Archives: Elizabeth Marquardt

An Announcement About the FamilyScholars Blog

Elizabeth Marquardt 04.29.2013 11:07 AM

Dear FamilyScholars readers:

In the constantly changing digital age, the FamilyScholars blog has had a relatively long life. Launched in 2003, it hosted a lively discourse until a brief hiatus in 2008, then re-launched in 2010 and has been active ever since. Over the years, dozens of FamilyScholars bloggers have written powerful posts, engaged one another’s ideas, and made friendships or found worthy debating partners in the comments section—in fact, more than a few of our bloggers originally began as commenters at the site. As editor since 2010, I personally have enormously appreciated the variety and depth of relationships I have formed because of this blog.

So it is with some sadness, but also with bright confidence about new possibilities, that I share with you today that the FamilyScholars blog will again go on hiatus. We simply don’t have the staff right now to maintain the blog and the comments section at a high level of excellence. And, more importantly, we want to broaden our outreach on the full range of civil society topics that the Institute engages in the U.S. and the world. (See www.americanvalues.org to learn a lot more.) The new publication, with a new editor, will launch soon. Please do sign up to be alerted about it and share the news with others.

For now, I want to offer gratitude: To all of our FamilyScholars bloggers for the extraordinary, volunteer contributions they have made over the years; to our wonderful Institute for American Values staff who have made this blog technically possible; and, most especially, to our readers who engaged our ideas, kept us sharp, and shared our posts with their friends around the world.

Thank you.

Sincerely,

Elizabeth Marquardt


John Corvino and David Blankenhorn, live at 6 pm EST

Elizabeth Marquardt 04.04.2013 5:32 PM

Starts in 28 minutes–join us!


Will Liberals Help to Save Marriage? Starts 6 pm EST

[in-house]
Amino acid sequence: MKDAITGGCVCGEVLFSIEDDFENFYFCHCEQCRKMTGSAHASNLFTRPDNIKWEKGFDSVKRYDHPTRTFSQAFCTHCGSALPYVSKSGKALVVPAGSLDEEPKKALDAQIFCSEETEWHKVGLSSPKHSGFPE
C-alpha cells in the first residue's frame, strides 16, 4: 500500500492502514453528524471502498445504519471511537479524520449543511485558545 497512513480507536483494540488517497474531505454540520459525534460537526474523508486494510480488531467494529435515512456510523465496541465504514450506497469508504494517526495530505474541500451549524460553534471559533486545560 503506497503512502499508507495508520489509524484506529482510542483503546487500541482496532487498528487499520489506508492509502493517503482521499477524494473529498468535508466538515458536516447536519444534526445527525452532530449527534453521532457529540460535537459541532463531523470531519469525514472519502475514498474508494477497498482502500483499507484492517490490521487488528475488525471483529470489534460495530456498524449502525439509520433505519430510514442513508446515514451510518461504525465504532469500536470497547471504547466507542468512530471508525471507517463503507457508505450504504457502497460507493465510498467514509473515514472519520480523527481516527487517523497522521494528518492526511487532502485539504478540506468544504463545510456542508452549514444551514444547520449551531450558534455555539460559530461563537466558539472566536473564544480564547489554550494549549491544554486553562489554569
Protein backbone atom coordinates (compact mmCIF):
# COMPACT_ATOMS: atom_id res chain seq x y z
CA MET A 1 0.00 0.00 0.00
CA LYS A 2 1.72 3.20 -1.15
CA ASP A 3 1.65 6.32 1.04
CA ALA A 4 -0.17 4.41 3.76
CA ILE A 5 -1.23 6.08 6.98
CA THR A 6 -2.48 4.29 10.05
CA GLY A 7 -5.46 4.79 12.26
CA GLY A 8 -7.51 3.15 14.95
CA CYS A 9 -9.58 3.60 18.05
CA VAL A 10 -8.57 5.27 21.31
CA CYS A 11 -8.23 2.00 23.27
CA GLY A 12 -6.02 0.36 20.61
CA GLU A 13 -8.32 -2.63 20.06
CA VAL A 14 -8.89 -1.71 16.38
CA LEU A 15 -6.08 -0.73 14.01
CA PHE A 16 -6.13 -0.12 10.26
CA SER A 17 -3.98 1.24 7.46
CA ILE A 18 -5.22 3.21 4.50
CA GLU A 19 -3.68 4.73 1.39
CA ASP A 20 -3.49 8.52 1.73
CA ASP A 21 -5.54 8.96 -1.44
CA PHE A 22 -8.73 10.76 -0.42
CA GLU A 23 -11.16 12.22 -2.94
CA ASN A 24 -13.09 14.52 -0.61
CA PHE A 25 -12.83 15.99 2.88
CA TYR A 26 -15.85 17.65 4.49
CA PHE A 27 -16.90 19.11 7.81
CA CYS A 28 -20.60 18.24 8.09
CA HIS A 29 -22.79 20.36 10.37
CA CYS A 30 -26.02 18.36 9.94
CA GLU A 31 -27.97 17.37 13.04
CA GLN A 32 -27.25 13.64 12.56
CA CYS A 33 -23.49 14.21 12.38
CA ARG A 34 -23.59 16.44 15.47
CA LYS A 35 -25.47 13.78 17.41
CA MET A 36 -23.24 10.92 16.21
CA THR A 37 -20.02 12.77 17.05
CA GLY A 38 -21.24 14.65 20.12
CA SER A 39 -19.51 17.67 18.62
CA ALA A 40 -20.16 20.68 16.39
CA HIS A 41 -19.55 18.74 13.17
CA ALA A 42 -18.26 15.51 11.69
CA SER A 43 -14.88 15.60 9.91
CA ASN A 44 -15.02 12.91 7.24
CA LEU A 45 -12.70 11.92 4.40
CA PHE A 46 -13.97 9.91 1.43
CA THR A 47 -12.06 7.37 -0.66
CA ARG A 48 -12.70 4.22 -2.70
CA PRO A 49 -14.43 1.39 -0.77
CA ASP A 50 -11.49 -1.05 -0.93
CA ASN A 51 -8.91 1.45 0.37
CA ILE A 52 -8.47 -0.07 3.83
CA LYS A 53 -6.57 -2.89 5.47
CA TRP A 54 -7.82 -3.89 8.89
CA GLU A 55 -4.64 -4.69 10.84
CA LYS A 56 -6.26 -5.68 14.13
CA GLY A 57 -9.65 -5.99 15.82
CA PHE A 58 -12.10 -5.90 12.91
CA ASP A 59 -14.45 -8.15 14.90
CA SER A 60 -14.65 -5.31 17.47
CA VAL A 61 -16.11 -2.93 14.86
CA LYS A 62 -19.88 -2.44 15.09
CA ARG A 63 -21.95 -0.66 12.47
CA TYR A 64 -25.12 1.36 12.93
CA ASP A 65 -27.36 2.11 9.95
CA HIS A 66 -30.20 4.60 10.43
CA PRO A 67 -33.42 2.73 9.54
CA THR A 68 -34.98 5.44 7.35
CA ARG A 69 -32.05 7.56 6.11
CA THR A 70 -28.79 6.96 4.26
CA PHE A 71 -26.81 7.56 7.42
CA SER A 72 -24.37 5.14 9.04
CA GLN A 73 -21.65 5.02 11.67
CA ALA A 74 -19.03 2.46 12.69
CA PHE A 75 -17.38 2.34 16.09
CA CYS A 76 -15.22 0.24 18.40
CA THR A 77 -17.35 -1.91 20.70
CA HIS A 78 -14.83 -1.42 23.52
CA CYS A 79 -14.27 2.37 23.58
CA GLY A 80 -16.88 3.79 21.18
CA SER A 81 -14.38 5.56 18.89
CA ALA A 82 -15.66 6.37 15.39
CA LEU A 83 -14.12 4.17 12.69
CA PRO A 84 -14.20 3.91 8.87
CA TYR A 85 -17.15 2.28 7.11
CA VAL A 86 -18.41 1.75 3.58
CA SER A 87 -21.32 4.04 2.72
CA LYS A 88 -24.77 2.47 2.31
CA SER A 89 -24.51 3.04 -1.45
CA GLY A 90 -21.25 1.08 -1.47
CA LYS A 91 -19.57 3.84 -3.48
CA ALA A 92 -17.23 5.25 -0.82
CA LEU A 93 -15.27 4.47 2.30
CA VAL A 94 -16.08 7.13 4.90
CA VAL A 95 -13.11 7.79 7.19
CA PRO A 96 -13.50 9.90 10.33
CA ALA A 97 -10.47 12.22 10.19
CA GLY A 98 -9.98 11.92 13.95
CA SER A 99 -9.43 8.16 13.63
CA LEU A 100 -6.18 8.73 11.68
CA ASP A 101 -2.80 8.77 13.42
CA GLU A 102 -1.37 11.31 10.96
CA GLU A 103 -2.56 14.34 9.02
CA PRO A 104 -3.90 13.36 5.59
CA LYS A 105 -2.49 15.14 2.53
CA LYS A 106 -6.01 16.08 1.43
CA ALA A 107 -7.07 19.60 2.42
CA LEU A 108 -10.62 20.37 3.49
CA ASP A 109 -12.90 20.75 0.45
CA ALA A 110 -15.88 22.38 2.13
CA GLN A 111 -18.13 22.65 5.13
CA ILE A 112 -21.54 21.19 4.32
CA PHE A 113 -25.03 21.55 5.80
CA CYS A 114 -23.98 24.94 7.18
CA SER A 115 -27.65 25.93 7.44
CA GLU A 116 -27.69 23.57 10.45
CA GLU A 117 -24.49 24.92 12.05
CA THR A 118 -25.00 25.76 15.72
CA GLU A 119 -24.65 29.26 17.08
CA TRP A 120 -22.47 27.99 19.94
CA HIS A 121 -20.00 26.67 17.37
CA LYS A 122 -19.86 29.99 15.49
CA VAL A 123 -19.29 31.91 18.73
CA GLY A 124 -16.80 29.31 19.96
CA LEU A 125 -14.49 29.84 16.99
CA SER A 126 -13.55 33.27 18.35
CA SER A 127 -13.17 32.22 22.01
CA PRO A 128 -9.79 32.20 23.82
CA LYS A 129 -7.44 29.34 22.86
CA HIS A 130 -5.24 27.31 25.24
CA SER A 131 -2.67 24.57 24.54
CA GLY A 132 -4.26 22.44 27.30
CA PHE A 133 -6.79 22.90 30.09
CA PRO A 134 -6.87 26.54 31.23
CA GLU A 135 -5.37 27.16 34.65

Elizabeth Marquardt 04.03.2013 5:38 PM

Join host David Blankenhorn in conversation with Peter Steinfels, professor at Fordham University and former New York Times “Beliefs” columnist, and Institute affiliate scholar Amy Ziettlow, co-author of the recent report Does the Shape of Families Shape Faith, starting at 6 pm eastern time in a live streamed, live blogged event at our Center for Public Conversation.


‘The Decline of Marriage and the Rise of Unwed Mothers: An Economic Mystery’

Elizabeth Marquardt 03.22.2013 11:43 PM

At The Atlantic online, Derek Thompson writes:

This was the most shocking statistic I read this weekend: 58 percent of first births in lower-middle-class households are now to unmarried women. Meanwhile, two in five of all births are to unwed mothers, an all-time high, according to the Centers for Disease Control and Prevention.

Why?

The thesis of this fascinating article in the Wall Street Journal says the real mystery here isn’t “Why so many babies?” but rather “Why so few marriages?” — particularly among less-educated men and women.

This is a complex economic mystery that we’ve explored often at The Atlantic, but we can take a big bite out of it by focusing on three factors: (1) The changing meaning of marriage in America; (2) declining wages for low-skill men; and (3) the declining costs of being a single person. more


‘Why Do Economists Urge College, But Not Marriage?’

Elizabeth Marquardt 03.22.2013 11:40 PM

Megan McArdle at the Daily Beast writes:

College improves your earning prospects.  So does marriage.  Education makes you more likely to live longer.  So does marriage.  Yet while many economist[s] vocally support initiatives to move more people into college, very few of them vocally favor initiatives to get more people married.  Why is that…?


‘Study of Men’s Falling Income Cites Single Parents’

Elizabeth Marquardt 03.22.2013 11:37 PM

Binyamin Applebaum at the NYT reports:

The decline of two-parent households may be a significant reason for the divergent fortunes of male workers, whose earnings generally declined in recent decades, and female workers, whose earnings generally increased, a prominent labor economist argues in a new survey of existing research.

David H. Autor, a professor at the Massachusetts Institute of Technology, says that the difference between men and women, at least in part, may have roots in childhood. Only 63 percent of children lived in a household with two parents in 2010, down from 82 percent in 1970. The single parents raising the rest of those children are predominantly female. And there is growing evidence that sons raised by single mothers “appear to fare particularly poorly,” Professor Autor wrote in an analysis for Third Way, a center-left policy research organization.


Pre-nups?

Elizabeth Marquardt 03.22.2013 11:35 PM

At the NYT Room for Debate, six experts debate the meaning (and legal worth) of pre-nups.

A New York woman, Elizabeth Petrakis, recently announced that she’d had her prenuptial agreement voided, claiming she was coerced into signing it four days before her wedding.

If a legal document like a prenup can be thrown out by the court, is it worth pursuing to begin with? If so, should everyone have one?


Dutton on Sally